August 1st, 2023
August 6th is National Fresh Breath Day. Join us in celebrating this special occasion by learning a few valuable tips on how to maintain minty-fresh breath and steer clear of any uncomfortable moments.
Watch What You Eat
Remember, you are what you eat! Certain foods have a significant impact on the smell of your breath. Garlic, onion, canned tuna, and horseradish are notorious for leaving a distinct odor that lingers in the mouth for hours. Furthermore, foods that are acidic or high in fructose can expedite bacteria production in the oral cavity, leading to less-than-pleasant-smelling breath. However, not all foods leave a smell behind. Crunchy fruits and vegetables, yogurt, and parsley are all foods that promote fresh breath.
Choose Drinks Wisely
Many people start their day by drinking a cup of coffee, but nobody wants evidence of their morning brew to stay on their breath. You may be curious why coffee leaves such a distinct scent. The process of roasting coffee beans causes sulfuric compounds to form. Unfortunately, when combined with the acidic properties of coffee, these compounds cause a stubborn odor to stay around in the mouth. Alcohol is also known to cause stinky breath since it has a potent residue that sticks to plaque. If you are looking for a beverage that will leave your breath smelling fresh, drink green tea or water.
Carry a Travel Kit
Your breath can sometimes be a dead giveaway of what you just ate for lunch, especially when you have a garlic-heavy meal. When you are away from home, it may feel impossible to get rid of the lingering smells. However, having an oral hygiene kit in your bag or car makes it simple to freshen your breath away from home. Include a travel-sized toothbrush, toothpaste, and mouthwash in your kit. Additionally, carry a pack of sugar-free gum for more convenient freshening on the go.
Replace Your Toothbrush
Toothbrushes, or toothbrush heads if you use an electric one, do not last forever! You should replace your toothbrush every three months. If you try to stretch out a toothbrush’s lifespan longer than a quarter of the year, it will become less effective at cleaning teeth and leave more plaque behind. Mark your calendar for three months after you replace your toothbrush to remind your future self to switch it out with a new one.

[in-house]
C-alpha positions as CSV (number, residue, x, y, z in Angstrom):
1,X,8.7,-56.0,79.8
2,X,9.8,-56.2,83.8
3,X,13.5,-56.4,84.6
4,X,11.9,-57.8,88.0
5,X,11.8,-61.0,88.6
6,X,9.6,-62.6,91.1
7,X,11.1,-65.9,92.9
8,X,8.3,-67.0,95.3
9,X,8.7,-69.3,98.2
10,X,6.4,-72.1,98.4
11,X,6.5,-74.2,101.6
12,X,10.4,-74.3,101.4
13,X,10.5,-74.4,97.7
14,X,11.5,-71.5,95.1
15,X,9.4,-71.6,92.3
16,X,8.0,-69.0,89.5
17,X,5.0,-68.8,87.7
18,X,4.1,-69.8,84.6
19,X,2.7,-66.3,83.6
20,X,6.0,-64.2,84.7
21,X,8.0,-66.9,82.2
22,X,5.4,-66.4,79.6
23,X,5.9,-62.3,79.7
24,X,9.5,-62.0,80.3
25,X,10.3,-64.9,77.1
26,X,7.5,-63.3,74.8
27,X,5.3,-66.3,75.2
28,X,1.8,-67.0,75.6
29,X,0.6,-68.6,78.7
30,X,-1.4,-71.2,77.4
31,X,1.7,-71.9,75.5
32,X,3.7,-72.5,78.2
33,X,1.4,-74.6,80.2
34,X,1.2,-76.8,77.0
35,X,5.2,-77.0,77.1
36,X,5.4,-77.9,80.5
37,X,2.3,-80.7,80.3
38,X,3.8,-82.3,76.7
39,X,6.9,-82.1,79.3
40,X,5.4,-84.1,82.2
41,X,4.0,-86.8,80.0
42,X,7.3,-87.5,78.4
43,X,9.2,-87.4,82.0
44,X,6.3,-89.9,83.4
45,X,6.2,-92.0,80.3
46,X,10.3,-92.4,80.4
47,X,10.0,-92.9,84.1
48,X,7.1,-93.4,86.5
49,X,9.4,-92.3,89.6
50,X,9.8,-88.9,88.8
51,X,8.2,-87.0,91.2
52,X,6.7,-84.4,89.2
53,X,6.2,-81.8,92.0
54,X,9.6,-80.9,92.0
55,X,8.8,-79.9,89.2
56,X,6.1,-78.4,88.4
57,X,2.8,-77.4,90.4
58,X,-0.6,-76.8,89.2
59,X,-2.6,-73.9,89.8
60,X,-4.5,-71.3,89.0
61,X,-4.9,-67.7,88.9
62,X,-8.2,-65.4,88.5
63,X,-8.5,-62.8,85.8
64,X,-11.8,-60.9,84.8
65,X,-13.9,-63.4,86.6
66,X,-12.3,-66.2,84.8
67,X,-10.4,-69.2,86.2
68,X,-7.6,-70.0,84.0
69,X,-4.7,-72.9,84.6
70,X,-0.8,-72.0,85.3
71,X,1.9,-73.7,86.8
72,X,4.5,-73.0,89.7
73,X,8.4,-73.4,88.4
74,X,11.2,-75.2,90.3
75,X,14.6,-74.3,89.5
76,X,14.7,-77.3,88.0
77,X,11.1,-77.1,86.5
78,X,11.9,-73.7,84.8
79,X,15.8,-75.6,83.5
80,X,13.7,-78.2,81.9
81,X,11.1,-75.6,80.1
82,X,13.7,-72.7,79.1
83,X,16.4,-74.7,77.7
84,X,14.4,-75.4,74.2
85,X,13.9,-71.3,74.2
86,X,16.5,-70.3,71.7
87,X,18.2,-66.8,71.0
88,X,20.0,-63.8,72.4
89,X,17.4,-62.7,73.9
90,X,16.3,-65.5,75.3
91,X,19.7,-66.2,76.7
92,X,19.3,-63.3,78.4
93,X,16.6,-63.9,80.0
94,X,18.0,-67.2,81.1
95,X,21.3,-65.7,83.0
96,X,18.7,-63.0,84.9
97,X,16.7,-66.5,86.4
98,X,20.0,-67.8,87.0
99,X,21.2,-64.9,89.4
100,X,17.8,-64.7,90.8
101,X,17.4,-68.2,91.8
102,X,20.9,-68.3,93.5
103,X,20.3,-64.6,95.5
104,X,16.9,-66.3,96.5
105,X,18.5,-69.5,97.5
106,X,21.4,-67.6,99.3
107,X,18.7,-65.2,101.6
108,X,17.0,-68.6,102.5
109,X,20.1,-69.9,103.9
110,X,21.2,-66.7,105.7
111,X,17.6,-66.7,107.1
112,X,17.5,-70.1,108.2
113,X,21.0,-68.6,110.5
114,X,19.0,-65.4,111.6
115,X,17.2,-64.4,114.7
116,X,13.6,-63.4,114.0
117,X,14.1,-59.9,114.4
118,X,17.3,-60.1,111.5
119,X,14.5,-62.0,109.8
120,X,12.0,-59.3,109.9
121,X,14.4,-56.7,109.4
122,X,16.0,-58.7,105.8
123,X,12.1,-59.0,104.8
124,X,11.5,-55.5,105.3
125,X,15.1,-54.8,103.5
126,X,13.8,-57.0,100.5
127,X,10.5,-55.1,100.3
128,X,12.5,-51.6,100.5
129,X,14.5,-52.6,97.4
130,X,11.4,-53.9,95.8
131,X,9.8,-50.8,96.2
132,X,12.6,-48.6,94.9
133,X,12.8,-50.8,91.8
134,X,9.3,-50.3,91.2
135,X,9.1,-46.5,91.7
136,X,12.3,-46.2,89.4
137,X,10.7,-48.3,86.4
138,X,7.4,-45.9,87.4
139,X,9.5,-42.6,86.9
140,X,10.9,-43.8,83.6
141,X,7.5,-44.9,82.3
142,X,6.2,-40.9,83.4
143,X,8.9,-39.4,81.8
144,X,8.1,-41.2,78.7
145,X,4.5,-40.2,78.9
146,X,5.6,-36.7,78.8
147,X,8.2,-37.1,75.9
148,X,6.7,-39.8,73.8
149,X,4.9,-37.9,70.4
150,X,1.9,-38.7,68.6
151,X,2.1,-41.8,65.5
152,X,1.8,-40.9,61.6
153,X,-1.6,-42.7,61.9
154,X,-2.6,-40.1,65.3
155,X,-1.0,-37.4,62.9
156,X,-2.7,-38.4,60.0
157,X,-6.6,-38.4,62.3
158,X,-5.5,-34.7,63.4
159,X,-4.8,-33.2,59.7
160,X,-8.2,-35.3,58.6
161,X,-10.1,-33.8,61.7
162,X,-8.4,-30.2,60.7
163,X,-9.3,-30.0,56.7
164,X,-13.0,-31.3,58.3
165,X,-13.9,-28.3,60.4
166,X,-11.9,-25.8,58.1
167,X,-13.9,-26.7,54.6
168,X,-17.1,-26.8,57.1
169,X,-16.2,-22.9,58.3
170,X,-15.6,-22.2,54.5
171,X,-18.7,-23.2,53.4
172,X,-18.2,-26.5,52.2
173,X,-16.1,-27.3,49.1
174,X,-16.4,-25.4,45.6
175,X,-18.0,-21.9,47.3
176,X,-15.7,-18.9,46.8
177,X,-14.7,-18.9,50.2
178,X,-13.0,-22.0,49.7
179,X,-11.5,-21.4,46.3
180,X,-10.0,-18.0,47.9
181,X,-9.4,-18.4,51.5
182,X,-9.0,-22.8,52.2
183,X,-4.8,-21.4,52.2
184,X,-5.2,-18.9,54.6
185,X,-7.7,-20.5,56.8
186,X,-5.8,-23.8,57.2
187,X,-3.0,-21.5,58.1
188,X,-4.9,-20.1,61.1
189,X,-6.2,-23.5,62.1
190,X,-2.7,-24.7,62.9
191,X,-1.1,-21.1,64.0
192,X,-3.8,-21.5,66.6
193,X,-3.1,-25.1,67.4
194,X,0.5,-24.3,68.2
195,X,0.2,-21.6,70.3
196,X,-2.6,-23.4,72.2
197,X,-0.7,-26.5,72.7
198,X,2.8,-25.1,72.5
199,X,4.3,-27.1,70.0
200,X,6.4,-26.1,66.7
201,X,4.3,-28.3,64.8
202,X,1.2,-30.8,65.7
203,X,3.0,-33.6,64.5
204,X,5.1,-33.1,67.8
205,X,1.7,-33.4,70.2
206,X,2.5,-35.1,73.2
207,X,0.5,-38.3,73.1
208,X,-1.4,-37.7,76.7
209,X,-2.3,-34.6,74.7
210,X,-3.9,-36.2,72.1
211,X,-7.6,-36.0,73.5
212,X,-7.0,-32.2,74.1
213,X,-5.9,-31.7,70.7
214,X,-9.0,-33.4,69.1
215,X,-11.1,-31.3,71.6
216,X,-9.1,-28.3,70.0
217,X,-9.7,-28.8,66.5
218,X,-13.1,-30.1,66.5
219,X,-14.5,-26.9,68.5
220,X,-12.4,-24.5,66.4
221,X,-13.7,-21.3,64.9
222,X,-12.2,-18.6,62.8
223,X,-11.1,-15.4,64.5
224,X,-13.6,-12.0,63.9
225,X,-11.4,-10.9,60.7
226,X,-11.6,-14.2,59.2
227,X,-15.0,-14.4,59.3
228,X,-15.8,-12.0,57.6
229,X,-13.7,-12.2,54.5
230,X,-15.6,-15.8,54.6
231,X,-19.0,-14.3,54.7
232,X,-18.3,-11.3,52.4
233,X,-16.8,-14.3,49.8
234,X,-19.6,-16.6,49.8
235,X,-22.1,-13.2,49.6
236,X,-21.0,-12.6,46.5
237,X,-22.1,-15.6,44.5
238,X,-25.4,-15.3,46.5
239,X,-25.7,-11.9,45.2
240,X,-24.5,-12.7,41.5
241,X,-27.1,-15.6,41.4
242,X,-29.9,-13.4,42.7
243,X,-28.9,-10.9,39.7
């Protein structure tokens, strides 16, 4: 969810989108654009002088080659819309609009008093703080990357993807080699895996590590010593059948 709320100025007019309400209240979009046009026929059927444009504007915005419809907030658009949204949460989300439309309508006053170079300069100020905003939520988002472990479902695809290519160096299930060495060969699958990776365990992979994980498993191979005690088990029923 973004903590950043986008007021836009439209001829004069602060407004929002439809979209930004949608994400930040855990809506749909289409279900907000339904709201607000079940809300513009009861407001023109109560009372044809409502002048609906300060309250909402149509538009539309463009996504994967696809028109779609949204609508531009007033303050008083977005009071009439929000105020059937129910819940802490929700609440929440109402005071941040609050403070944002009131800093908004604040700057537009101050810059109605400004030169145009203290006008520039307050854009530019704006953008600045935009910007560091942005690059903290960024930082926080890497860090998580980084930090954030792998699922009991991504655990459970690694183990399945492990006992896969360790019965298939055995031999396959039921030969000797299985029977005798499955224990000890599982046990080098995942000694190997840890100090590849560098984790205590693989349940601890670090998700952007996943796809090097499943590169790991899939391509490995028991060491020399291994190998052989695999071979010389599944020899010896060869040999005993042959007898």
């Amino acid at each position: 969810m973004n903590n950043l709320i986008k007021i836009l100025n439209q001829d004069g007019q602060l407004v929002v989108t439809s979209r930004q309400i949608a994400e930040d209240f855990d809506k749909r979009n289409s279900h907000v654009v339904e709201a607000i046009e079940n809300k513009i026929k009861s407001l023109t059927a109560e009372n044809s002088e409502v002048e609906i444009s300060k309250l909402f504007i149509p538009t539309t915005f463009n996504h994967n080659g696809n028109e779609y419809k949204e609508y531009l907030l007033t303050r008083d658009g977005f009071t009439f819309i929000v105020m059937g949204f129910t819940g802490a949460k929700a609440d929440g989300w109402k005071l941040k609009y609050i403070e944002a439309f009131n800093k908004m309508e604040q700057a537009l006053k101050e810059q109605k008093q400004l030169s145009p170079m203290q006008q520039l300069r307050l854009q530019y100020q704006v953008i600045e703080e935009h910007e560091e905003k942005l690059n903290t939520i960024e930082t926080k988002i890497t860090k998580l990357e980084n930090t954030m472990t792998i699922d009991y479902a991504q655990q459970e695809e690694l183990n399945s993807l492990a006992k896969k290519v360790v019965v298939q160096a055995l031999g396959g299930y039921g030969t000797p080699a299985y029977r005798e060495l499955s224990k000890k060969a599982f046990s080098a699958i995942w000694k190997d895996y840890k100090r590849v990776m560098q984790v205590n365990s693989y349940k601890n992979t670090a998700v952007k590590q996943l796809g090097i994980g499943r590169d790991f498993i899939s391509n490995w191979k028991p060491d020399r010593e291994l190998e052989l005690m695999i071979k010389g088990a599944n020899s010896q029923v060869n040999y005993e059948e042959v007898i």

Dehydration is an extremely common cause of bad breath. Saliva production drastically decreases when a person is dehydrated. One of saliva’s key functions is to wash away excess food particles from the teeth. However, when this debris stays in the mouth, bacteria production heightens, causing bad breath. Adult men should try to drink 125 oz of water daily, and women should aim for at least 91 oz.
Clean Your Tongue
We are all told from an early age of the importance of brushing and flossing our teeth. However, cleaning the tongue sometimes gets left out of that conversation. There are 20 billion bacteria in the mouth at any given time, and a large amount of them cultivate on the tongue. When the tongue is not cleaned regularly, bacteria accumulate, producing a distinct stench. Use a tongue scraper twice a day to gently remove odor-producing bacteria from the tongue.
Practice Good Oral Hygiene
Daily oral care can significantly impact the smell of breath. Patients with a thorough oral hygiene routine tend to have better smelling breath than those who regularly skip brushing or flossing. When plaque and bacteria build up on the teeth, it generates a stinky smell. Brushing and flossing removes plaque and bacteria, leaving you with a clean mouth and better-smelling breath. You can also add mouthwash to your oral hygiene routine to remove additional bacteria from the oral cavity.
Visit Your Dentist Regularly
Regular dental checkups are essential to maintaining a healthy mouth. These visits give your dental provider a chance to detect any dental issues and create a plan to get your smile back to full health. Chronic bad breath can often indicate an underlying dental condition. If you are experiencing stubborn bad breath, schedule an exam as soon as possible. Your dentist can help you find the root cause of the odor.